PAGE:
What no one tells you about Diversification

Dec 14, 2022

Diversification is not just an academic nicety but a core tenet of investing. It is also completely misunderstood. Most believe that diversification is about holding different investments in a portfolio. Well, you start with that, but it doesn’t end there.

Howard Marks describes it more aptly. “Intelligent diversification means not just investing in a bunch of different things, but in things that respond differently to the same factors. In a well-diversified portfolio, something that negatively influences investment A might have a positive and offsetting influence on investment B.”

This variability in response not only benefits the portfolio, but also the investor.

A diversified portfolio need not be a robust portfolio.
MARTA NORTON, chief investment officer for the Americas, Morningstar Investment Management

Think about your portfolio and the different environments that you can be in: high economic growth, low economic growth, high inflation, low inflation. If your entire portfolio depends on high economic growth and low inflation, then you don't have a robust portfolio.

Think about those different ranges of environments even within a single asset class. Within equities you can ask, "Which of these sectors is going to benefit in which environment?" For example, if we enter into a recession, financials are not a great place to be. If we don't hit a recession and rates are much higher, then there is something of a tailwind for financials. If we have a recession, maybe energy doesn't do so well. But if you have inflation, maybe energy does do well.

Get the picture? You may be buying a business that is modestly cheap but would actually do really well in a particular environment.

Your portfolio should not be tied to one single narrative.
DAN KEMP, chief investment officer for EMEA, Morningstar Investment Management 

Diversification is not about the number of assets, but how they will behave in response to events. It's about making sure that you have some assets that will perform well in a recessionary environment, other assets that will perform well in inflationary environment.

Your portfolio should not be tied to one single narrative. While we don’t know what the future holds, we do know that having a sound framework for investing can help investors avoid mistakes during turbulent market conditions. This, in turn, can provide access to the benefits of compound returns. Focus less on maximizing returns today and more on building robust portfolios to reach your goals.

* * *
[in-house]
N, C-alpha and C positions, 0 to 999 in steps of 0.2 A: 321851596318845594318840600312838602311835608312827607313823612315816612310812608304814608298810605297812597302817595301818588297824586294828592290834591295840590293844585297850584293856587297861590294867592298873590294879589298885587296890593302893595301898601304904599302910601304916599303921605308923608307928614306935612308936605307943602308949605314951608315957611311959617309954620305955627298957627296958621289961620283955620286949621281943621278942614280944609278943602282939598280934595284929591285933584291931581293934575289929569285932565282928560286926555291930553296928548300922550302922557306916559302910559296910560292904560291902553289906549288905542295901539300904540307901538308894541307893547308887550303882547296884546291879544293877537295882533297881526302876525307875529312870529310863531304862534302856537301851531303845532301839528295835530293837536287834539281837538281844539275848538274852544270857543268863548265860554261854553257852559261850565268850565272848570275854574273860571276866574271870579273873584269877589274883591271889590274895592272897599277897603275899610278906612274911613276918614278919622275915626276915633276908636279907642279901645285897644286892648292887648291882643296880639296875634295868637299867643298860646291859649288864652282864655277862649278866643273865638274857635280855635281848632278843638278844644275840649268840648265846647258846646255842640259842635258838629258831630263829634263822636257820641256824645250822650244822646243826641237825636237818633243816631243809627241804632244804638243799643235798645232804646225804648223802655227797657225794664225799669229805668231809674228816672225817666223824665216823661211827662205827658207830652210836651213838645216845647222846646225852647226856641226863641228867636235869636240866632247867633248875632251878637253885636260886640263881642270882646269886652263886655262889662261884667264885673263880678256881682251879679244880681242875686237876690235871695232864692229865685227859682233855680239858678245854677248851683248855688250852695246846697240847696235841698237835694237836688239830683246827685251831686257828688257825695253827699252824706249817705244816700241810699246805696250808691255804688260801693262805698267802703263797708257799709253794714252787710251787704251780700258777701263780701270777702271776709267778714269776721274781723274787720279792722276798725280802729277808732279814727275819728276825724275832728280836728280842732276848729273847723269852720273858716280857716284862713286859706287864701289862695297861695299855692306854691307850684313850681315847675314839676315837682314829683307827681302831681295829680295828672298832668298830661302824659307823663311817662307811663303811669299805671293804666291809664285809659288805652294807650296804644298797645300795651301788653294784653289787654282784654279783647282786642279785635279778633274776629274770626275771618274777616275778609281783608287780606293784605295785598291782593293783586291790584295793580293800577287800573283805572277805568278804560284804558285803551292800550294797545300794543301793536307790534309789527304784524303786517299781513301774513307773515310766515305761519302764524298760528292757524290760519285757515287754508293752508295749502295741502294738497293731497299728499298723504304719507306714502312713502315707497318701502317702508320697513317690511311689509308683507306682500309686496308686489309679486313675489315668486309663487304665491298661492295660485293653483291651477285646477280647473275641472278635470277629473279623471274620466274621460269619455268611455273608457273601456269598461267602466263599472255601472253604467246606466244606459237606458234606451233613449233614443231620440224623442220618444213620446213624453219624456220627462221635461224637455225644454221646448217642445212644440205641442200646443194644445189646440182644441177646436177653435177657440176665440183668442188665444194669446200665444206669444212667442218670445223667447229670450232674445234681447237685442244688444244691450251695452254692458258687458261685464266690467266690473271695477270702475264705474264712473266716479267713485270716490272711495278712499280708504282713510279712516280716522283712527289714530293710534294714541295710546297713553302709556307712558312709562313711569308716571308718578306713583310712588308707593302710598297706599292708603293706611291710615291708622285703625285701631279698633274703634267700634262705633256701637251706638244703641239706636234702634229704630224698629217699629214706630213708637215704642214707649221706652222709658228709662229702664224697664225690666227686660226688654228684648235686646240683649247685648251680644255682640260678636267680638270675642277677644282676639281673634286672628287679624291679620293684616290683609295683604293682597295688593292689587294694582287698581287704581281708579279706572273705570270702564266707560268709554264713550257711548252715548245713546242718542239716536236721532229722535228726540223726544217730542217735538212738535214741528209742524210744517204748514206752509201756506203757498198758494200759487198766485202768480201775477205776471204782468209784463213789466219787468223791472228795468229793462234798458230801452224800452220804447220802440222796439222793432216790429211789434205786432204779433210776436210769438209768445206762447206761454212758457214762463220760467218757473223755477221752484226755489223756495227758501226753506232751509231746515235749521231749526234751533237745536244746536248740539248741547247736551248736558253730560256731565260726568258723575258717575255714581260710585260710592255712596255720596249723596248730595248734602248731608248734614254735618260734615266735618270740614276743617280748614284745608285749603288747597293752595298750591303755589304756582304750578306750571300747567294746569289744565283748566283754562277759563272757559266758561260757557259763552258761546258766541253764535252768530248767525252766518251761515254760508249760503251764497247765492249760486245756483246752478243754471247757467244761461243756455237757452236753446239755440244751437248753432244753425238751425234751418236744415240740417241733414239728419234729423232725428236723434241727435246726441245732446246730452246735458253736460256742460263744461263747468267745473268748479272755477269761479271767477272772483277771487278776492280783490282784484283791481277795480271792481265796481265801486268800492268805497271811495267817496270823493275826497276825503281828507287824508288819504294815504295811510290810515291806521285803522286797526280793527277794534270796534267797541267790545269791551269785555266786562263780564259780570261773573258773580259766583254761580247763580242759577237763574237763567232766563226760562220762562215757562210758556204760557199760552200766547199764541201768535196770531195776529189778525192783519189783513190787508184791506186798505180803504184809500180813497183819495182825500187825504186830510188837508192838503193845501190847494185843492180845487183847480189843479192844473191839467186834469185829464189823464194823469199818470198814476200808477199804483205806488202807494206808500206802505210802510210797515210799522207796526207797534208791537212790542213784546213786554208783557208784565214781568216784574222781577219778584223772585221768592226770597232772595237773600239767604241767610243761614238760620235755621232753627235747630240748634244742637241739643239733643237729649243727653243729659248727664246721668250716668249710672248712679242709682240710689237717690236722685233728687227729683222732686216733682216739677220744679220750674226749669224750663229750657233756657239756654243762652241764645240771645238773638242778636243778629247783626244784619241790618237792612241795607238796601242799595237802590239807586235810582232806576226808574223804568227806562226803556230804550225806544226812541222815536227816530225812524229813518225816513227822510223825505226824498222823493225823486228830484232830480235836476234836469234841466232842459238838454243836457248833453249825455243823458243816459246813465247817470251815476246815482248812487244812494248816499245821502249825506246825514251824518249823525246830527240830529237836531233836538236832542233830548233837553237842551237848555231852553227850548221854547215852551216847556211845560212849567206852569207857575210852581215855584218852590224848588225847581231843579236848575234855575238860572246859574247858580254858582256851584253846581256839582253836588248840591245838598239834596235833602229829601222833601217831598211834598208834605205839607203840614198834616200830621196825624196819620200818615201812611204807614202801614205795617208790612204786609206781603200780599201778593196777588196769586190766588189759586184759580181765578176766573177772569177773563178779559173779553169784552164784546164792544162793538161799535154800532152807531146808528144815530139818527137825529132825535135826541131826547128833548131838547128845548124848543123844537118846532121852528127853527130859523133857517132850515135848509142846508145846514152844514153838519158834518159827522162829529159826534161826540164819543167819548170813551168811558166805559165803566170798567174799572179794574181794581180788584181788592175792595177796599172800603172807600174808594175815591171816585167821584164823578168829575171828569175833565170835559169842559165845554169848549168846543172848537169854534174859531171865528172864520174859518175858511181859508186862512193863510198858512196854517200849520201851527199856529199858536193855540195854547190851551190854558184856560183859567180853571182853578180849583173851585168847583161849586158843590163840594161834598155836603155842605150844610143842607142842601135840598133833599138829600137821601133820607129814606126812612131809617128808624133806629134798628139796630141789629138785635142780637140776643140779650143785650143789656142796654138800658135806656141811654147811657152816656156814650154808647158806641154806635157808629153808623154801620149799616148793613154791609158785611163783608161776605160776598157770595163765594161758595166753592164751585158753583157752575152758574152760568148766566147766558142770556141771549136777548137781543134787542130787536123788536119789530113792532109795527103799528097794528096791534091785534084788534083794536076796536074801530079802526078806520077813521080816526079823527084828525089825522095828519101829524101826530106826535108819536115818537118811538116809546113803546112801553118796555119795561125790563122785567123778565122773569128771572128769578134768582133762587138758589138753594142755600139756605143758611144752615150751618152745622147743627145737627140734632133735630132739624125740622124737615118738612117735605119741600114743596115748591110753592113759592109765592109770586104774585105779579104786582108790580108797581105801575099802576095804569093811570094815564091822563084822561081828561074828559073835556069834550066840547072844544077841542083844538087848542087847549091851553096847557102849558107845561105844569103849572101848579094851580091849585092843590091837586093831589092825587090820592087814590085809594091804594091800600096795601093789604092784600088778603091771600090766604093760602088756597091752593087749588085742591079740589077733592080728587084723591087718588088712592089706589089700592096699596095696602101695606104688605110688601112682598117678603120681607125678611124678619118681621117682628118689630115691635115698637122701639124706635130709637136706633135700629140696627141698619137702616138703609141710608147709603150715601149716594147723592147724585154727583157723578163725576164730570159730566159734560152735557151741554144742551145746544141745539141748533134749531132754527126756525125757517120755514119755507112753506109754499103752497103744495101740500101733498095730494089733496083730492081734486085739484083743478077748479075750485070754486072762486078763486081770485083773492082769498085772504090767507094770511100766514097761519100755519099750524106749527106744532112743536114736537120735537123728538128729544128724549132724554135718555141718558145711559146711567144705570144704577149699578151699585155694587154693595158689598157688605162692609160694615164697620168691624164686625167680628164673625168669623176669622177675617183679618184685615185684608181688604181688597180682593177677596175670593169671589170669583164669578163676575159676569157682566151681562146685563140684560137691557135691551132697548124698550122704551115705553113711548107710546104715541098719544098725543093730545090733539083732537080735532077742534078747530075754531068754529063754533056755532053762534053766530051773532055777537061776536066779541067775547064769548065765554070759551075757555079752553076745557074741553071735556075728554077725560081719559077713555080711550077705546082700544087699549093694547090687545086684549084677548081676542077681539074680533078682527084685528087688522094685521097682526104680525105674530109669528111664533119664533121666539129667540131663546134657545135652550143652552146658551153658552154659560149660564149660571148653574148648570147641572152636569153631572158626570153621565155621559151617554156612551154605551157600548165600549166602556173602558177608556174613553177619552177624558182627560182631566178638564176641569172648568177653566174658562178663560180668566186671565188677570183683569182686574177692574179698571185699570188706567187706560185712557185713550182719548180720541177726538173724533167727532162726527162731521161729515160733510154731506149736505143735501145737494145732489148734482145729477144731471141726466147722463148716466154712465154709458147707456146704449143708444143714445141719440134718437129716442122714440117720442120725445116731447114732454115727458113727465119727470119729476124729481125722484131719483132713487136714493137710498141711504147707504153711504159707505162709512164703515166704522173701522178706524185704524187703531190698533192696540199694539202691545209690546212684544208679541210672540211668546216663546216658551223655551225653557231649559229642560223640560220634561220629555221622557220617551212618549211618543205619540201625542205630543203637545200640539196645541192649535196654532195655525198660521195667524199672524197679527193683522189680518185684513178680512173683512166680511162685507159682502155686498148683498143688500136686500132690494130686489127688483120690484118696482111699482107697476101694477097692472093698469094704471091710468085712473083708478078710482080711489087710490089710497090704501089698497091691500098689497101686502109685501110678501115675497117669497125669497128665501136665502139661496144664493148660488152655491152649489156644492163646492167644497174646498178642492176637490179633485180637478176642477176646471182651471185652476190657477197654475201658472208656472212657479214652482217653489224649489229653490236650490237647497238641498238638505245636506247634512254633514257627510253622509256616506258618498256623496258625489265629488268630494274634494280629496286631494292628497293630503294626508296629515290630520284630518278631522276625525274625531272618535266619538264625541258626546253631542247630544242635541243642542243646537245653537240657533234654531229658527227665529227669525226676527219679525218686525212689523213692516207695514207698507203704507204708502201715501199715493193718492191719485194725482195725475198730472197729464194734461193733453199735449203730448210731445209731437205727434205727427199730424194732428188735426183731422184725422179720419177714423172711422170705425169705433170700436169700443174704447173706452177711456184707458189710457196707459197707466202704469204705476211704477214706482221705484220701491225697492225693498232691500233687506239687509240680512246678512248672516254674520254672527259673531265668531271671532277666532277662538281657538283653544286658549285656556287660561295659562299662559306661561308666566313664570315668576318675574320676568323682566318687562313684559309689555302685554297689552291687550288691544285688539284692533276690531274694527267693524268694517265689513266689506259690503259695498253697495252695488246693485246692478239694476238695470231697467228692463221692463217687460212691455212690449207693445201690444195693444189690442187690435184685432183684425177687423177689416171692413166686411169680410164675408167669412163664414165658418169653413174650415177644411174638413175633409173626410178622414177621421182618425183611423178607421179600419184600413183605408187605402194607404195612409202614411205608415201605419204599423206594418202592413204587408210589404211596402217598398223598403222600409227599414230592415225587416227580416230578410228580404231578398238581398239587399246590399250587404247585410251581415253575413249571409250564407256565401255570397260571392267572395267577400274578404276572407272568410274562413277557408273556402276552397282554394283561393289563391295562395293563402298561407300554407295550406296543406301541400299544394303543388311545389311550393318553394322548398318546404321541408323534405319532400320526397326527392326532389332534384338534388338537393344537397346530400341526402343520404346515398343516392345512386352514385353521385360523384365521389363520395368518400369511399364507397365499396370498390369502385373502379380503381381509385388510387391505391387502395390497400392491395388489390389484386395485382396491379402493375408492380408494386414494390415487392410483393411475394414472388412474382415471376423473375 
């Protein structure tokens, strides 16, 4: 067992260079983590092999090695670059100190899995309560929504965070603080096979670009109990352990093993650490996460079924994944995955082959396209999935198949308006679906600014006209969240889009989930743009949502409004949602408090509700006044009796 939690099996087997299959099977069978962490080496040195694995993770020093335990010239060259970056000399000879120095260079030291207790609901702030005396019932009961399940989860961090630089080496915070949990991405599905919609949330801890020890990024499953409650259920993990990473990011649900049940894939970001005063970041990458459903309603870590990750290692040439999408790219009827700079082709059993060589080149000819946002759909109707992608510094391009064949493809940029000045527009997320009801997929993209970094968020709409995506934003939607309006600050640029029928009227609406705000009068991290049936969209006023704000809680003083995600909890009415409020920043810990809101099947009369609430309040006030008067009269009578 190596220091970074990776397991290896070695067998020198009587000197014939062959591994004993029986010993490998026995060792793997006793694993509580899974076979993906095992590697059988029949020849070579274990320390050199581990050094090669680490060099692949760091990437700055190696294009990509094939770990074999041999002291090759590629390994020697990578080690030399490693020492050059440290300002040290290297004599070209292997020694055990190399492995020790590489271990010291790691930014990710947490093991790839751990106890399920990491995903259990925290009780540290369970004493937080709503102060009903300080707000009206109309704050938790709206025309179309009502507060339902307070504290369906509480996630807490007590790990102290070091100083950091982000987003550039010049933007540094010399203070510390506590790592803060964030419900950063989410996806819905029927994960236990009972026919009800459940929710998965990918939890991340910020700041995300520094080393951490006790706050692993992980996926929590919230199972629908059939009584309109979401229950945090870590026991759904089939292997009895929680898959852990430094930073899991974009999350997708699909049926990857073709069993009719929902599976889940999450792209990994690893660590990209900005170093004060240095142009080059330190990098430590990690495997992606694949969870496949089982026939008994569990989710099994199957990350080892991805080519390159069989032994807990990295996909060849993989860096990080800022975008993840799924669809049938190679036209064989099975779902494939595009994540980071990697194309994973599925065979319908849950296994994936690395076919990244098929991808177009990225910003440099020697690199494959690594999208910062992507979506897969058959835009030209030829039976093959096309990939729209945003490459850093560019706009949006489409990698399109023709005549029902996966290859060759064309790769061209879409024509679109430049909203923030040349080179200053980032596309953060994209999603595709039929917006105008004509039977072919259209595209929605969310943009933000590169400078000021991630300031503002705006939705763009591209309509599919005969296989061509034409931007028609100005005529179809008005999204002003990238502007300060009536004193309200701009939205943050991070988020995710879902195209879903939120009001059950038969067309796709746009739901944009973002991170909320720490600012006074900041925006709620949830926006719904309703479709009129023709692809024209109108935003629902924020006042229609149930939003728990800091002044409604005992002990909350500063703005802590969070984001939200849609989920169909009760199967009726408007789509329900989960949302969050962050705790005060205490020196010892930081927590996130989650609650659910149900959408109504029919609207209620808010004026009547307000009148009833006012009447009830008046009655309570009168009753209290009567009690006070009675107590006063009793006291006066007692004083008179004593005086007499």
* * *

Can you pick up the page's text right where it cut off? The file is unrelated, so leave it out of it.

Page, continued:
By ensuring that the portfolio is less vulnerable to a single economic or market outcome, an effectively diversified portfolio should also deliver fewer surprises for investors.

Look at revenue exposure
BEN JOHNSON, head of client solutions, asset management, Morningstar

When we choose a category that gives good diversification, we must consider another element: revenue exposure.

As companies continue to expand their global footprint, traditional means of measuring geographic diversification are increasingly insufficient. Measuring global diversification along dimensions of fundamental exposures - such as revenue - can paint a more complete picture of funds' degree of diversification.

Small-cap stocks tend to sell more in their home markets, while large caps make more sales away from home. Favouring small caps may then provide more direct exposure to local market fundamentals.

Some sectors are globetrotters, while others are homebodies. Financials, utilities, and real estate stocks typically have local asset bases and clientele and will tend to be most sensitive to fluctuations in local interest rates. Technology stocks have a more global reach.

Relying solely on historical correlations can be risky or even misleading.
NICOLO BRAGAZZA, senior investment analyst, Morningstar Investment Management

The correlation is an 'average' and does not tell us much about the behaviour of asset classes during certain market phases. In times of recession, the correlation between stocks and bonds has been positive by 0.09 points. In phases of high inflation (above 5%) it even rose to +0.23.

Diversification isn't solely about how far two asset classes move in different directions. Look for "diversifying fundamentals," rather than just “negative correlations" alone. For example, the correlations between the industrial sectors were all positive in 2022, but, unlike the others, the energy sector had positive returns. Having the energy sector in your portfolio would have provided one of the best diversifications in 2022.

The same applies to the U.S. dollar: it is true that Treasuries have fallen in the last year, but the USD has appreciated greatly due to the differences in the ways and times of monetary policies between the Federal Reserve and the other main central banks.

Also, 2022 is an example of a year where more assets in the portfolio would not have offered more diversification. The only asset classes that have delivered positive returns are the energy sector, the US dollar and some 'niche' markets such as Brazilian equities.

Larissa Fernand is an Investment Specialist and Senior Editor for Morningstar India. You can follow her on Twitter

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